What makes The Treasured unique is that everything is designed or made in the UK in small batches. You aren't going to find hundreds of other people with the same thing and you aren't going to have to search though millions of Etsy listings to find it. However, I'm one girl living in Yorkshire trying to create a brand using the savings I can keep from ploughing into my house. (Yep, I'm the girl that thought launching a business and renovating a house at the same time was a good idea...) Getting the word out about my brand is hard. I work in digital marketing during the day, so SEO and social media advertising aren't new to me, but that knowledge and experience is not always enough. Be prepared to put in the hours and the money to invest in paid for digital advertising. 

When I first started a lot of people to said, "well you'll work with bloggers won't you," like this was a quick, easy and free solution. I love working with bloggers but sadly I don't get to do it anywhere near as often as I'd like to. I don't have an endless budget for samples and sponsored posts. Bloggers aren't always the answer either. Whilst working with bloggers has raised awareness of my brand, to date it's only led to three sales and two of those were from the bloggers themselves who were wonderful enough to treat themselves after receiving samples. (Ladies, I love you for this.)

4. Even if they do, they might not buy anything.

Just because someone discovers your online shop doesn't mean they're your target customer. It might not be their style or the price might not be right, either because they can't afford it or because they don't see the value in your products. This is hard to come to terms with at first and is something that hit me hard at local craft markets.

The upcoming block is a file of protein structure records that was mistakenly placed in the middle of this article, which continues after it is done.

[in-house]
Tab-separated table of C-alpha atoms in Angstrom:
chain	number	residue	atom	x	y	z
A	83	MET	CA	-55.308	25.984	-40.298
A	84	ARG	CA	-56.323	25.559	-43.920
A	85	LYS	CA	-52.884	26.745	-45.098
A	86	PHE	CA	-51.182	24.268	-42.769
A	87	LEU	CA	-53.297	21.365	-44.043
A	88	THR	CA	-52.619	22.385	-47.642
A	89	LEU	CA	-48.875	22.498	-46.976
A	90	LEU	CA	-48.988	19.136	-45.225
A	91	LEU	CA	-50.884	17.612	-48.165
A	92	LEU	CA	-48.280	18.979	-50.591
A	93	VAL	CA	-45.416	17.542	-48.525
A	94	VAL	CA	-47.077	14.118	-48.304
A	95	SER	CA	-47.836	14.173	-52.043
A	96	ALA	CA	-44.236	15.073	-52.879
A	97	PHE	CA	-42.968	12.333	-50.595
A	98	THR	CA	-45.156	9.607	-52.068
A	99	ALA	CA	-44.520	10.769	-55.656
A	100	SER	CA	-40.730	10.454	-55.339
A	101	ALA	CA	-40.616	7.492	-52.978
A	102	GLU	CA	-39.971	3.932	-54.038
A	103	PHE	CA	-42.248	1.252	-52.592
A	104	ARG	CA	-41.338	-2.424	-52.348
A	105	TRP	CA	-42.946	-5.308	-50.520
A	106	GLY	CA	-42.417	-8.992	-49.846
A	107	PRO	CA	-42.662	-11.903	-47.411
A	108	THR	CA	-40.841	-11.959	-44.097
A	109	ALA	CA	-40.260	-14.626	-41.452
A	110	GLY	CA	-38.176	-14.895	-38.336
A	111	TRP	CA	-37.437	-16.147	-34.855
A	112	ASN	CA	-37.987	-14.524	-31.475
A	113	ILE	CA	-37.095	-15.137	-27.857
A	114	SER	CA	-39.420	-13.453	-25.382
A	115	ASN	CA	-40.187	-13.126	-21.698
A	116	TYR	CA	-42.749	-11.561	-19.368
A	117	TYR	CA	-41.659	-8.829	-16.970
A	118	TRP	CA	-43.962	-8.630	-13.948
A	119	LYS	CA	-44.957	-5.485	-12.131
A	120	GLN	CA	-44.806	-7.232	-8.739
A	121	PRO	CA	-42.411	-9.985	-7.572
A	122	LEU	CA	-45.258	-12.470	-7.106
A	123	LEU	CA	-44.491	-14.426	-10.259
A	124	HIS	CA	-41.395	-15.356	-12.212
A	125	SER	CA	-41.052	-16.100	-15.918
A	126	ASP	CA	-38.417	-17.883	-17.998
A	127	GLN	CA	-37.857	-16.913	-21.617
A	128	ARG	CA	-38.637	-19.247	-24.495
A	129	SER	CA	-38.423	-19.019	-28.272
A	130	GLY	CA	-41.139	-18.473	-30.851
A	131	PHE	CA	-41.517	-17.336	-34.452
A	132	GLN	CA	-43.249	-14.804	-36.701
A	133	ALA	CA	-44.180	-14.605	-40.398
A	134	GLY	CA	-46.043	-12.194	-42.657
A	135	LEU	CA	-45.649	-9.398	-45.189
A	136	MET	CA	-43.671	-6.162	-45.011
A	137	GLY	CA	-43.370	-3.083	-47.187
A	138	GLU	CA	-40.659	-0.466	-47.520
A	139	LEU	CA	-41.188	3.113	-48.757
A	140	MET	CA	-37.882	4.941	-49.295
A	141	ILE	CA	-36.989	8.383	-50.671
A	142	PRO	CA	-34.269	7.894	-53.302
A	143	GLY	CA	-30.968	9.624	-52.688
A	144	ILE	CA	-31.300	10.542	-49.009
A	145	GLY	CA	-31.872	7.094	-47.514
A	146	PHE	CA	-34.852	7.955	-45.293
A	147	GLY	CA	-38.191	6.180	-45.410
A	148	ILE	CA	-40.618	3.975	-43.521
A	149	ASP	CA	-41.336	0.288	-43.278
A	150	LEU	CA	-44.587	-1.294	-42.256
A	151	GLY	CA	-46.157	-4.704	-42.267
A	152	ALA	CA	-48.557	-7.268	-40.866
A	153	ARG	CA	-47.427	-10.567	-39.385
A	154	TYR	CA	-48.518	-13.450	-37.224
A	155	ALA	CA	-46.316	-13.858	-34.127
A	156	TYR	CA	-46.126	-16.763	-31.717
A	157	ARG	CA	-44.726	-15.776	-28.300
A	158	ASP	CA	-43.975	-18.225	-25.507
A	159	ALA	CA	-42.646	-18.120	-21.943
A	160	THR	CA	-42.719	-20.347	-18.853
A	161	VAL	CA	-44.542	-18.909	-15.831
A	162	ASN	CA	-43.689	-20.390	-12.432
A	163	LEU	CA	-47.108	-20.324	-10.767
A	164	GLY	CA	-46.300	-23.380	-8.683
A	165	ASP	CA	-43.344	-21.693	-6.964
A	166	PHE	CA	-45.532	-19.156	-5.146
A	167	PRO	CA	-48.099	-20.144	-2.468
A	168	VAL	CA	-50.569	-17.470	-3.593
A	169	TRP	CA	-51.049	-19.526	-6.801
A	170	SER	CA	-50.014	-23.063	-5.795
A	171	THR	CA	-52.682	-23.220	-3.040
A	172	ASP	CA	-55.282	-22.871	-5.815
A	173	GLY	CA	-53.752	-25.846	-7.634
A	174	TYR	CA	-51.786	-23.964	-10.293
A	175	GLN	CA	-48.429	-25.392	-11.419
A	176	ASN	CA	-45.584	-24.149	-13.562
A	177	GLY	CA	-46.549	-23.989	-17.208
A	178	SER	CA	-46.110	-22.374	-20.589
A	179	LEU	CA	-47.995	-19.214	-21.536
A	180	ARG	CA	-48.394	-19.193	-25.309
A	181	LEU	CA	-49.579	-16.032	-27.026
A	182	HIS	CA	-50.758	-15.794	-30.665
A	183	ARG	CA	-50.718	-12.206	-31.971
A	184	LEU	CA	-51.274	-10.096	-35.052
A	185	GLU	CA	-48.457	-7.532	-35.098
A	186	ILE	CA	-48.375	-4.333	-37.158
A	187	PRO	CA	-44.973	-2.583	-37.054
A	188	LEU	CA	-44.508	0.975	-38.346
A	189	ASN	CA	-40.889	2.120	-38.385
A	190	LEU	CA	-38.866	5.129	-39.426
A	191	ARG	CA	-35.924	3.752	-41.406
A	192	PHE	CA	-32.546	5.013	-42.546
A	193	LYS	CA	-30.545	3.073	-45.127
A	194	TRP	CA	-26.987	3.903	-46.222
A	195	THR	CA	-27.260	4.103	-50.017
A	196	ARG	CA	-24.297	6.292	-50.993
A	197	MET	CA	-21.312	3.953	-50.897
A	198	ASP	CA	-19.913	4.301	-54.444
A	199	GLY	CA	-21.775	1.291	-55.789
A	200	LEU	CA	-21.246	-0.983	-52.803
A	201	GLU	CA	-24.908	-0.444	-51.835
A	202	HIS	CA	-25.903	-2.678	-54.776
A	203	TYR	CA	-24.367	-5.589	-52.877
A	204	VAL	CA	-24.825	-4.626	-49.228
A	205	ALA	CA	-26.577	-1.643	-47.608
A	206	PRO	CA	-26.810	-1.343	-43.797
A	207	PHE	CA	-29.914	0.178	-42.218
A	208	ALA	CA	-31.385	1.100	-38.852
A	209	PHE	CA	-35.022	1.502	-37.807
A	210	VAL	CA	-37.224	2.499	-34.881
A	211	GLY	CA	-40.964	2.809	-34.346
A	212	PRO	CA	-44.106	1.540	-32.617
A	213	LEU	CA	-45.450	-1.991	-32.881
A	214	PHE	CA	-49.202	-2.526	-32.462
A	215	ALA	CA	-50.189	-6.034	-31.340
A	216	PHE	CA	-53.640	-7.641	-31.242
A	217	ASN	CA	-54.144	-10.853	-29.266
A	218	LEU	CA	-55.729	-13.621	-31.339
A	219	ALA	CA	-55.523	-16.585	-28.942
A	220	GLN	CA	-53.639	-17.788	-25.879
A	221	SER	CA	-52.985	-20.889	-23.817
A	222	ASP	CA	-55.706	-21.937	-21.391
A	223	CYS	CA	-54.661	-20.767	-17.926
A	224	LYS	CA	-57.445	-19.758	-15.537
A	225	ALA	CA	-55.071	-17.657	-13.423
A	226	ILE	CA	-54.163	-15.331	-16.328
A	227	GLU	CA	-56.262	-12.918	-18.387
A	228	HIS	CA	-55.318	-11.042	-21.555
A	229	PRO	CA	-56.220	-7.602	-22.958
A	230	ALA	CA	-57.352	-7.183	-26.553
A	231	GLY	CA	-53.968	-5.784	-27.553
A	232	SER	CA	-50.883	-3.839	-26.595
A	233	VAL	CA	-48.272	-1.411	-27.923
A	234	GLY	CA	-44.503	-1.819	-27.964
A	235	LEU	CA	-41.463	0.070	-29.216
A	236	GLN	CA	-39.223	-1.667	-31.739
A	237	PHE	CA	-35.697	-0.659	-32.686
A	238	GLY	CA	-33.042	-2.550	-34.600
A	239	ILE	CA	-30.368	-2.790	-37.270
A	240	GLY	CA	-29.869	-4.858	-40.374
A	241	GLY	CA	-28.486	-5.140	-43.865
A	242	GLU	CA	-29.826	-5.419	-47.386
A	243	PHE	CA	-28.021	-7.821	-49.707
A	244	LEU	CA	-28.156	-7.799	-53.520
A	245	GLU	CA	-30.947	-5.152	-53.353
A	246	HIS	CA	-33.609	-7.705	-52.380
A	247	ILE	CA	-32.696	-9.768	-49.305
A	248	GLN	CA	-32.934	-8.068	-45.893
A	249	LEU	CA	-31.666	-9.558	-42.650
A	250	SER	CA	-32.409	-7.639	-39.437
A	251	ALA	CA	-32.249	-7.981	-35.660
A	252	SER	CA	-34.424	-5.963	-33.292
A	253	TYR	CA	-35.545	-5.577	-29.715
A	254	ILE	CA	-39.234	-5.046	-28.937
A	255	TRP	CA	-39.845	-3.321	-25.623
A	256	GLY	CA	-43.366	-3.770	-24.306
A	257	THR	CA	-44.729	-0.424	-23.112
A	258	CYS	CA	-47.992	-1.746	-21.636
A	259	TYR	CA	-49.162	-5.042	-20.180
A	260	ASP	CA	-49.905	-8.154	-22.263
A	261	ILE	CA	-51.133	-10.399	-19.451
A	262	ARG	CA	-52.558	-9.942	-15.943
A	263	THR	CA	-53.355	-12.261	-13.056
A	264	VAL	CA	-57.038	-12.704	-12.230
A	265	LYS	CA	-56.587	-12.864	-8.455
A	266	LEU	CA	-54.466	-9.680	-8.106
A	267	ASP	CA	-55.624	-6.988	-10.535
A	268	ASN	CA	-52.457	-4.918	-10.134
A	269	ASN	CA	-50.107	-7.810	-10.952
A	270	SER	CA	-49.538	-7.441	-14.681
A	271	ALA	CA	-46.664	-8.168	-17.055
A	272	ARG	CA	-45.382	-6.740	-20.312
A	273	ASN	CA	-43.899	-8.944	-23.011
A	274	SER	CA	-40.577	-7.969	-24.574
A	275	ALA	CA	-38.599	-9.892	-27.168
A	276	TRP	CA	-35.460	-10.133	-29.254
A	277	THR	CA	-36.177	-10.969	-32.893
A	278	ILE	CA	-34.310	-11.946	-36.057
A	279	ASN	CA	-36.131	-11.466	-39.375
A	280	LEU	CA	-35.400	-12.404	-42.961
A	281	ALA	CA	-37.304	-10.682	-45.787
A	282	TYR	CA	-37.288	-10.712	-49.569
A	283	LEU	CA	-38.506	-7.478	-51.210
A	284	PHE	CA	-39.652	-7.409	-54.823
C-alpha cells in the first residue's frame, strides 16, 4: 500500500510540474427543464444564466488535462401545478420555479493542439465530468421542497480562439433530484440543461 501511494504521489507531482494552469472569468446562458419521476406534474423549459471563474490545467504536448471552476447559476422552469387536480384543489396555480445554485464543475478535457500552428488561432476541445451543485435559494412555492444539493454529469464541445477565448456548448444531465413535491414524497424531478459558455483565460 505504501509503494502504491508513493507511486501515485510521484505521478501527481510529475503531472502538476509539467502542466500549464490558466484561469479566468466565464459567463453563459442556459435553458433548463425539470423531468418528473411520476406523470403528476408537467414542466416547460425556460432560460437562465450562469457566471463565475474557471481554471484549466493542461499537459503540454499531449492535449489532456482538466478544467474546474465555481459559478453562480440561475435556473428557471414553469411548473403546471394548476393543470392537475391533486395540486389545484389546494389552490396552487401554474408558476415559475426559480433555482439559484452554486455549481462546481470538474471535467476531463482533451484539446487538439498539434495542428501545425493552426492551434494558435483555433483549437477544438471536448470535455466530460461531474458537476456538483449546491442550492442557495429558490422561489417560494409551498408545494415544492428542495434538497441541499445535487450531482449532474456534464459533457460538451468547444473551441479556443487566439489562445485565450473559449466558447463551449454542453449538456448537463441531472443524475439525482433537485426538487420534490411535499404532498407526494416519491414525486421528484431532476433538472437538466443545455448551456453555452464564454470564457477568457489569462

At the last one I did just before Christmas one of the other stall holders looked at the price tag on a cushion and turned up her nose. "£30?! Well that's expensive isn't it." Not only was it beautiful, it was handmade using a fabric designed by the creator and represented hours of work and British craftsmanship. I took it to heart at first, worrying that I'd chosen the wrong things. Then I reminded myself that it was just that she wasn't my customer and that craft market, whilst busy with people, wasn't busy with my customers.

Get to know who your customer is early on. What do they look like? Where do they hang out? Do they have a family? What do they wear? What does their house look like? What other brands do they like? Think about this whenever you make a decision, including focusing your advertising efforts on finding them...

5. If they're kind enough to part with their hard earned cash, it's pretty amazing.

Christmas saved The Treasured in 2016. When I was dithering about calling it a day, all of these wonderful customers came out of the woodwork. Rather than just complimenting my products, they were purchasing them. It meant the world to me and made me decide to give it another year.

Things have slowed down since and this shop is not going to make me my fortune as it stands but I love it. Every time someone buys something I do a happy dance. I've written before about the Just A Card campaign and it's still just as important. One small purchase - a card, a little print, a pocket mirror, whatever it is - really does keep businesses like mine afloat. The next time you need a gift, a card, a new notebook or a little treat to cheer yourself up, remember that small businesses are for life, not just for Christmas.